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Madagascar Killifish Pachypanchax patriciae  

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Aiptasia
(@admin)
Psychonaut Admin

After joining the American Killifish Association and their local North Florida branch, the Suncoast Killifish Society, I have become involved in finding and breeding rare Pachypanchax genus of isolate Madagascar killies. Once common in the hobby, their stocks have dwindled and several of their native habitats have been killed by severe droughts, strip mining flooding whatever waters are left with silt and mud and predation from introduced livebearers and other invasive species. Unless rare and undiscovered pockets of these fish exist, several species may have gone completely extinct. 

To my delight, I was able to find a breeder that had a pair of Pachypanchax patriciae. I reached out to him and he sent me a pair to help with the A.K.A.'s preservation program. These fish were originally collected by Dr. Paul Loiselle in the 2000's. They occur in two different color morphs, one a red color morph endemic to northern parts of their home river basin (Mahavavy du Nord basin) and a blue color morph at the southern end in creeks and ponds near Itasy & Ampandra Creek (Loiselle, 2016). Please click the green link to watch a presentation by Dr. Loiselle on Madagascar and the plight of their native killies. Dr. Loiselle feels like Pachypanchax killies make the perfect beginner's killifish, as they're undemanding about water parameters and can withstand extremes in temperatures from the mid 60's f. (18c.) to 114+ f. (48c.). They're hardy and long lived and are accepting of live, frozen and prepared foods. They are also apparently prolific plant spawners and are ideal for permanent setups in a 30+ gallon species aquarium. They appreciate cover plants like daphnia, salvinia, watersprite and Amazon frogbit but also love thickets of najas grass and mosses like java moss. Spawning mops are also welcomed by this species. They have a pleasant, easy going disposition and do not consume their young (although older fry do predate on younger fry). They can also be quite long lived, with some of Dr. Loiselle's fish living in excess of 10+ years per his observations.

 

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So, these are my first pair. They're currently living in a 10 gallon tank with a dual sponge filter and a small heater. The tank is packed with acrylic yarn spawning mops, najas grass and a giant lump of java moss. The couple have been leisurely exploring their tank and had their first meal of live California blackworms last night and have found out how good bug bites from fluval taste this morning. They're acting completely normal and are curious about their new owner and calmly watch me from time to time while I putter around the fish room. Killies are one of those smart fish species that will pause and give you the once over, evaluating you and what you mean to them in that moment. Eventually, I expect that to turn into the shimmy-shimmy-feed-me dance when I walk into the fish room eventually. We'll see how many days it takes.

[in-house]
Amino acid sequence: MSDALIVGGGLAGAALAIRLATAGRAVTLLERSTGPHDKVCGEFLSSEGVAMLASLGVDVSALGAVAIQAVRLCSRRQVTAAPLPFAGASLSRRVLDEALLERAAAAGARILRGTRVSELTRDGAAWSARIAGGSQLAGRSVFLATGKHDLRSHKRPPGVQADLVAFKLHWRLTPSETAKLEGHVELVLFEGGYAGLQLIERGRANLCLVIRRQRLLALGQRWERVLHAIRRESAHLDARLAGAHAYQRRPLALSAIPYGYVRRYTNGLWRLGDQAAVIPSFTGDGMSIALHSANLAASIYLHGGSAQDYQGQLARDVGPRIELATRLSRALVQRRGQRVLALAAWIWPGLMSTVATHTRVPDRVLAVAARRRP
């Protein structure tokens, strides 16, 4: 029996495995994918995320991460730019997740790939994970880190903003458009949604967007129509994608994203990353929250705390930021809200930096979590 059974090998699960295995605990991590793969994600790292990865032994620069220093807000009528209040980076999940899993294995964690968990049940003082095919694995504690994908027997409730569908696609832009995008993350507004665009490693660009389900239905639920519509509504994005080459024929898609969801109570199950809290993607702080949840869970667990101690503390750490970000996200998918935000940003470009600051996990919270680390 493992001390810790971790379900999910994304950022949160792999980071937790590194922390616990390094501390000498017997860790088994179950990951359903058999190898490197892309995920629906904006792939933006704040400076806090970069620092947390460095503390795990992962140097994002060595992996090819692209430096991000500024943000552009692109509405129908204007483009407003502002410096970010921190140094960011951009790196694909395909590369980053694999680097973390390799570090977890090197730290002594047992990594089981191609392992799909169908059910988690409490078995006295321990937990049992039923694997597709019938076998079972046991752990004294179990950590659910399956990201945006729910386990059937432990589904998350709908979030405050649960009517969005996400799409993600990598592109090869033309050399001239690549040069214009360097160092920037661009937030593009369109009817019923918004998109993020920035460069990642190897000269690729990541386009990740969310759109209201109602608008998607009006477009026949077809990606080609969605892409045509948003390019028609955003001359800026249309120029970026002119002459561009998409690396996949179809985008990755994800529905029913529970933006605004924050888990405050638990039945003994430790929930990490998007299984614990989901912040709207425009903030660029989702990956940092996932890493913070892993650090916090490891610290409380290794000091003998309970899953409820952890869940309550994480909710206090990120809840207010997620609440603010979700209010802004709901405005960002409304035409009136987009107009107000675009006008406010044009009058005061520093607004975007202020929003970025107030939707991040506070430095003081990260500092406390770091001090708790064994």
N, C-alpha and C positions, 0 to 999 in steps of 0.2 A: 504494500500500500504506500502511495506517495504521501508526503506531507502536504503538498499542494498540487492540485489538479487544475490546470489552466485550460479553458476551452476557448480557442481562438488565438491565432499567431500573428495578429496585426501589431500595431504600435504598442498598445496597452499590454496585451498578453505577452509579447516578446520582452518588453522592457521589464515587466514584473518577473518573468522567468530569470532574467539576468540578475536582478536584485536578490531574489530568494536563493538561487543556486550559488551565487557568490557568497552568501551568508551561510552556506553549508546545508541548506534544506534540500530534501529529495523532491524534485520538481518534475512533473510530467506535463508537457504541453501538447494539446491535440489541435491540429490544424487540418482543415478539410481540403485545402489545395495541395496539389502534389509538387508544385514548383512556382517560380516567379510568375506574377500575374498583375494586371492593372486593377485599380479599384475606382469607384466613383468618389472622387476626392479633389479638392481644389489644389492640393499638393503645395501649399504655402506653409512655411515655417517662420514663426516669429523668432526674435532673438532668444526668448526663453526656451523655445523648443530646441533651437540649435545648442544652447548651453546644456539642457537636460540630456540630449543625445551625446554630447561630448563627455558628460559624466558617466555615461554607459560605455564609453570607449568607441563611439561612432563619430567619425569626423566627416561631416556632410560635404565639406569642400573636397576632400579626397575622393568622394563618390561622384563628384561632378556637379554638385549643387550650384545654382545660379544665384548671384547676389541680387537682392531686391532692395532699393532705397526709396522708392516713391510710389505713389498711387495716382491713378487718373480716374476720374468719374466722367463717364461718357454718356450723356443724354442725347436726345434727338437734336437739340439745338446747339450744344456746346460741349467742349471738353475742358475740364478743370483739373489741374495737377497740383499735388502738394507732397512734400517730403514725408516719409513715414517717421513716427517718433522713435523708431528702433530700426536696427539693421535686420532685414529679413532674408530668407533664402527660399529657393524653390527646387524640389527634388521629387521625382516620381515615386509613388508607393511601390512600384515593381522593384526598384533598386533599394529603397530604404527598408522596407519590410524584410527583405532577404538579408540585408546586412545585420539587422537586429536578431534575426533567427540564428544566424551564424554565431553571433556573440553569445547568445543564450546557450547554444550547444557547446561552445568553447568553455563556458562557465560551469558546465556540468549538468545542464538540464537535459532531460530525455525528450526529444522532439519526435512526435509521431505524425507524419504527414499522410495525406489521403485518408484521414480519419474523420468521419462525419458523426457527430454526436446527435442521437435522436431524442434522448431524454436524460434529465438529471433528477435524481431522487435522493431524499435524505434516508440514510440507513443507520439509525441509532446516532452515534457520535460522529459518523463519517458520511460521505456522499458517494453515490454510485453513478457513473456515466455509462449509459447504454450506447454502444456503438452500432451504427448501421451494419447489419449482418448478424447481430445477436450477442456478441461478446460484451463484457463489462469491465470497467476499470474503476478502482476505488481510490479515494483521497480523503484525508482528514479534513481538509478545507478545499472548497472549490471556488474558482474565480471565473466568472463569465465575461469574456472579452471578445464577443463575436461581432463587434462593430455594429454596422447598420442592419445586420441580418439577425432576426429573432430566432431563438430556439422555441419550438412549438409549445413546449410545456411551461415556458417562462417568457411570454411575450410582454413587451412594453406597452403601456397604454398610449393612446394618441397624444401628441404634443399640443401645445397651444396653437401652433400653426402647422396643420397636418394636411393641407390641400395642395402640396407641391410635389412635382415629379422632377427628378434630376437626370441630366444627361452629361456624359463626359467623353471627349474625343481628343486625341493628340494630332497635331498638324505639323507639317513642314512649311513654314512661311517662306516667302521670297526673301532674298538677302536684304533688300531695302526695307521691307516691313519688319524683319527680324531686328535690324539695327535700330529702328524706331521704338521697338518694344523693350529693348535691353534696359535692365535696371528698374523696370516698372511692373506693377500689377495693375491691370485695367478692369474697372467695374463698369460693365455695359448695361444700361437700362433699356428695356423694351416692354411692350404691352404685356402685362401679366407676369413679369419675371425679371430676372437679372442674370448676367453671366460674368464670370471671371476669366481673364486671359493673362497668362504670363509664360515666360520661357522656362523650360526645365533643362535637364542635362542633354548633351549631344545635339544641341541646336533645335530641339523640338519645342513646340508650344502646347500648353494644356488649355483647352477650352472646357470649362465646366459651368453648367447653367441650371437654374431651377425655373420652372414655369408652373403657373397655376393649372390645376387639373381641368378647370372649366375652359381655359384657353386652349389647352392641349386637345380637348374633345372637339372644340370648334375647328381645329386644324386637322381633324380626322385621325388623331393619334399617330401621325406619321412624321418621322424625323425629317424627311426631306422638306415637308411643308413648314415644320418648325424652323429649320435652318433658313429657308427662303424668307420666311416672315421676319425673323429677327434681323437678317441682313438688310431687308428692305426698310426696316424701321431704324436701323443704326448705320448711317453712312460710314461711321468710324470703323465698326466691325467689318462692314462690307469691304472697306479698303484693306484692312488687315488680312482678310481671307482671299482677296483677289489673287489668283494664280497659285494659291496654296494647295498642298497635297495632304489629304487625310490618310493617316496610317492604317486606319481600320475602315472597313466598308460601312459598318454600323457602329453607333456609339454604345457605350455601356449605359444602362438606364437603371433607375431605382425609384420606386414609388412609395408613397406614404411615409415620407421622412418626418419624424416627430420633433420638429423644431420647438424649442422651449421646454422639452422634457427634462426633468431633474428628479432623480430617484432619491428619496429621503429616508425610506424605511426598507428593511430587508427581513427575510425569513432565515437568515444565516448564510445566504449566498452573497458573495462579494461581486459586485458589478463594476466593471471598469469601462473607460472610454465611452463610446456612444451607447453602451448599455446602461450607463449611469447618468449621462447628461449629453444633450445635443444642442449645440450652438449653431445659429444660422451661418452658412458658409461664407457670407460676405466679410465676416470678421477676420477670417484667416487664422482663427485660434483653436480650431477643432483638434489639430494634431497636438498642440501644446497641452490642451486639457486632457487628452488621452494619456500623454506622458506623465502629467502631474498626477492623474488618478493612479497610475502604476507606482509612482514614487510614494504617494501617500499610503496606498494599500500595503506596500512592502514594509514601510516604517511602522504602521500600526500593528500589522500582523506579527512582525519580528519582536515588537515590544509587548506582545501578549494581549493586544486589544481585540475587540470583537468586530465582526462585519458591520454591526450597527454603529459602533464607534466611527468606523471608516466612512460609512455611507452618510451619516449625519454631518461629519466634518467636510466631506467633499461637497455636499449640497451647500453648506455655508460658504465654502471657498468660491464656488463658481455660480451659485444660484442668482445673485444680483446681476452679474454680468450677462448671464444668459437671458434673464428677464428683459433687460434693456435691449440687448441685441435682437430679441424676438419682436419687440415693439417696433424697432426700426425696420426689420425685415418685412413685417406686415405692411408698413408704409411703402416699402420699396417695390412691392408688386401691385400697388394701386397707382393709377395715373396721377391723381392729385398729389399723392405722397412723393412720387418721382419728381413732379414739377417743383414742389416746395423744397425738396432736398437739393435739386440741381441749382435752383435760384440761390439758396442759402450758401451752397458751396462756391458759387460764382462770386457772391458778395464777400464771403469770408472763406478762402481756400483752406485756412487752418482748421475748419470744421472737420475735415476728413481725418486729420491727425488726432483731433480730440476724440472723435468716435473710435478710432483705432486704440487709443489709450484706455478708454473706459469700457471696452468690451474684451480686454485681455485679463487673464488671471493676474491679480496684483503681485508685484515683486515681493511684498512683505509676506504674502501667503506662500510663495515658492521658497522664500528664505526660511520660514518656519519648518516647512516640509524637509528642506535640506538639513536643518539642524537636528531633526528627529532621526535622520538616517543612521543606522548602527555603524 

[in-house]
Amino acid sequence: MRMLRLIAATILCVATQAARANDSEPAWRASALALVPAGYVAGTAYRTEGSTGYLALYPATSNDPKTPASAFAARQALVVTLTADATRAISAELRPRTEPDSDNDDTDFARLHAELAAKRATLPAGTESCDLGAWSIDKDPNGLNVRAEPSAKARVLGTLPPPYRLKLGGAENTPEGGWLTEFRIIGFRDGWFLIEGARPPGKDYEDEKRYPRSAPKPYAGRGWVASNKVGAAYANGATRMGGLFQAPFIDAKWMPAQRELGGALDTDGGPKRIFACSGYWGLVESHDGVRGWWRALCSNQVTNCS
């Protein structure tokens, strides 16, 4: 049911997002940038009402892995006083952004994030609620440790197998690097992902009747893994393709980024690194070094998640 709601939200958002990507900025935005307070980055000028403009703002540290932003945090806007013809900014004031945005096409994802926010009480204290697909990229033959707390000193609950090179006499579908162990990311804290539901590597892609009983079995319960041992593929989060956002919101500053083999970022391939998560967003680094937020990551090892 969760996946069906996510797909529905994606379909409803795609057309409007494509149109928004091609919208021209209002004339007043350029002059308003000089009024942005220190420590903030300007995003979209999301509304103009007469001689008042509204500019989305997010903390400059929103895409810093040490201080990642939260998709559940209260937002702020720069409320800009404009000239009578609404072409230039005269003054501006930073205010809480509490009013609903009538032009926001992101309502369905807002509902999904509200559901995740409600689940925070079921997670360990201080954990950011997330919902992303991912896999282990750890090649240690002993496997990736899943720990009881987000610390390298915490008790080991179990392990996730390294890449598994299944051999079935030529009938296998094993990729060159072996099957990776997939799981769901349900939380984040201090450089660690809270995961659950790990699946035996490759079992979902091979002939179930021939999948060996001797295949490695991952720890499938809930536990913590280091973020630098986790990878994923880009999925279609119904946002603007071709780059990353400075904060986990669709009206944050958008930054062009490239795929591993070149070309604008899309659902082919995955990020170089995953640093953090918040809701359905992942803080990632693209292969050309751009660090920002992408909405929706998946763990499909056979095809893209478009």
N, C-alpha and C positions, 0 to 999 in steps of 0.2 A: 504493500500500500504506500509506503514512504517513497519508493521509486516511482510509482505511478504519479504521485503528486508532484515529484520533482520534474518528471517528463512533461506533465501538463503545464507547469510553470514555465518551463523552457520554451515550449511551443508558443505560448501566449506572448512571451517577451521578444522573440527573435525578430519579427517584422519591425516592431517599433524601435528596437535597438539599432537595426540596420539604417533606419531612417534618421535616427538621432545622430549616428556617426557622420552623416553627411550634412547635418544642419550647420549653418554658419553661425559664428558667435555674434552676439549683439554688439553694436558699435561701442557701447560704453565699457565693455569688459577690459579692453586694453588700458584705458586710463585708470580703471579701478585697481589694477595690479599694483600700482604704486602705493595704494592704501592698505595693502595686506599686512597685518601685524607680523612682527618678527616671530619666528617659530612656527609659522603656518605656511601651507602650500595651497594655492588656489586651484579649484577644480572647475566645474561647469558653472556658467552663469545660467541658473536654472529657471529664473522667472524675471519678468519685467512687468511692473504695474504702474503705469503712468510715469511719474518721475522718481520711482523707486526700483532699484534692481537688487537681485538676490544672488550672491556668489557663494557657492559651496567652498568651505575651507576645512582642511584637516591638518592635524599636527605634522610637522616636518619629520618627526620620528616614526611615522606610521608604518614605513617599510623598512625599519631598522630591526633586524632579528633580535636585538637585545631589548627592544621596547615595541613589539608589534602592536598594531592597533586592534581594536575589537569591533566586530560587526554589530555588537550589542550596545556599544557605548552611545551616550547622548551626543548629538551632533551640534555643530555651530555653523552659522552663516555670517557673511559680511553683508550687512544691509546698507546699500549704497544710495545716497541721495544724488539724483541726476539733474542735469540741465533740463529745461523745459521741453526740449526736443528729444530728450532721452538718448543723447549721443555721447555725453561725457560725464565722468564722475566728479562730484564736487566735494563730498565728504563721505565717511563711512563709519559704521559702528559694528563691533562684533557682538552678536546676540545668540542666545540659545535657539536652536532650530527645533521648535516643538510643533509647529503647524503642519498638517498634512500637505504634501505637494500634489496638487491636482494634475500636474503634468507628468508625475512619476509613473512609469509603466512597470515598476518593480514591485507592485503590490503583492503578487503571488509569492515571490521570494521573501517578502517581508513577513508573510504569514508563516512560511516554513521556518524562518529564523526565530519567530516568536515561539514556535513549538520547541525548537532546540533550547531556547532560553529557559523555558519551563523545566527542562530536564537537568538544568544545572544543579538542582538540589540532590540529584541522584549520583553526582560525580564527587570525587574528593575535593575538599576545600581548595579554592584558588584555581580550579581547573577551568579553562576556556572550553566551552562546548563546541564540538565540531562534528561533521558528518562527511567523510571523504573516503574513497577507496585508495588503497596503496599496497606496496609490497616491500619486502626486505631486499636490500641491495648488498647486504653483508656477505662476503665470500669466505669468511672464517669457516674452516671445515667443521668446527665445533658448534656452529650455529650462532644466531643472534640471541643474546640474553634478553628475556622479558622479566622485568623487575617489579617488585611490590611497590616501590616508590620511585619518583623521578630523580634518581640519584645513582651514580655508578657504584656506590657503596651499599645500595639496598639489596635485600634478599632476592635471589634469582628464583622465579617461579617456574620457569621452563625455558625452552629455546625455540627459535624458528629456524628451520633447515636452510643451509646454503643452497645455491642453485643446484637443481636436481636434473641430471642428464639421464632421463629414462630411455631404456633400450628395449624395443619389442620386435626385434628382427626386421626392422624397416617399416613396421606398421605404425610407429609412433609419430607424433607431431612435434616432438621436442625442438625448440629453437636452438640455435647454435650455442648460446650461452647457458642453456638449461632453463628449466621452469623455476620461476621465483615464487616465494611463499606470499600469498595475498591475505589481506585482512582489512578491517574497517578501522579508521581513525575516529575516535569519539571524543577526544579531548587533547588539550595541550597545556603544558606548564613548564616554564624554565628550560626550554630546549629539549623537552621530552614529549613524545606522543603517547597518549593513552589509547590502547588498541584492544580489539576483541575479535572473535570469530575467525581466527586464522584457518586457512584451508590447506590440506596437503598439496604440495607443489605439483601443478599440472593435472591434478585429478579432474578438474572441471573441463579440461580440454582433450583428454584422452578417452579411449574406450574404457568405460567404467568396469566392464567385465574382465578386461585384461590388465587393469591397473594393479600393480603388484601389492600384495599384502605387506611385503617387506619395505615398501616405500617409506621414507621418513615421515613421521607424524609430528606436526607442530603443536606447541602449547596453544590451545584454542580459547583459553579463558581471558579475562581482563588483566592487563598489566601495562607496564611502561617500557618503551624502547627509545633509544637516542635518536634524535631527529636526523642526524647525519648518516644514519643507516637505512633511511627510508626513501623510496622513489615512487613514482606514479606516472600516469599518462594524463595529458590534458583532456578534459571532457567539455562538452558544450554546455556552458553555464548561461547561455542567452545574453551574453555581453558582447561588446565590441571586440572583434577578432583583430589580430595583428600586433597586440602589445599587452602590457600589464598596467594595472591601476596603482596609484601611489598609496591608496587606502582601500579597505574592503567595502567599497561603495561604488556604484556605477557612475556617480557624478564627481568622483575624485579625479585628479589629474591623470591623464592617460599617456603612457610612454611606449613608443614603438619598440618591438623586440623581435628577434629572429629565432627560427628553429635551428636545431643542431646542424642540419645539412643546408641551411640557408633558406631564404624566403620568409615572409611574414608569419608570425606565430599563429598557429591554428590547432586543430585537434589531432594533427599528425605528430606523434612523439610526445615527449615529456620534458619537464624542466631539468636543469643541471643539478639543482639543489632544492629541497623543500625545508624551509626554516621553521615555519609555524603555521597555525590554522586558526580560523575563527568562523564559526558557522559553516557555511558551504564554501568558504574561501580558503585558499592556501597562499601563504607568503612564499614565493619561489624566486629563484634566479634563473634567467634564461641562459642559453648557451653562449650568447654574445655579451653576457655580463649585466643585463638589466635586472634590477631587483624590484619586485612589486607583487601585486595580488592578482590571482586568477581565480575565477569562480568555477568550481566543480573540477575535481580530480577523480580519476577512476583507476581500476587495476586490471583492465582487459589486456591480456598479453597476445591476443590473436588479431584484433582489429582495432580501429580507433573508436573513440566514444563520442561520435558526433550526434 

Now that i've been able to establish that I have a pure line and know the lineage of the fish that I have, the plan is to allow these guys to breed for a bit in the 10 gallon tank over the spring and collect the eggs for water incubation in separate aquariums. This will prevent older fry from predating on younger fry for the first few clutches. Once the fry are of sufficient size to avoid being eaten, I will put them into a larger permanent planted setup. As of this post, this species is an IUCN and C.A.R.E.S. preservation species that might now be extinct in the wild. The A.K.A. is encouraging any breeder members with access to a population to set up breeding programs for not just Pachypanchax genus, but also several other threatened to extinct species. So, since these killifish seem like ideal killies to re-introduce back into the hobby, I am now going to attempt that with these guys. If i'm successful and they breed for me, i'll have Charlie Nunziata at the A.K.A. add me as a breeder maintaining these fish.

I plan to make this thread sticky and provide regular updates. Hobbyists can still perform good aquatic husbandry skills to preserve threatened and extinct species around the world. Even the ones in your own backyard. Whatever fish you love (or inverts, plants, herps, birds, etc..), it doesn't hurt to try and save what may be an extinct species. The only real failure is not trying.

This topic was modified 3 months ago by Aiptasia
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Posted : 04/03/2020 6:19 pm
Aiptasia
(@admin)
Psychonaut Admin

** Update **

 

Good morning. Here's a recent video. The male is starting to color up a little.

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Posted : 09/03/2020 1:53 pm
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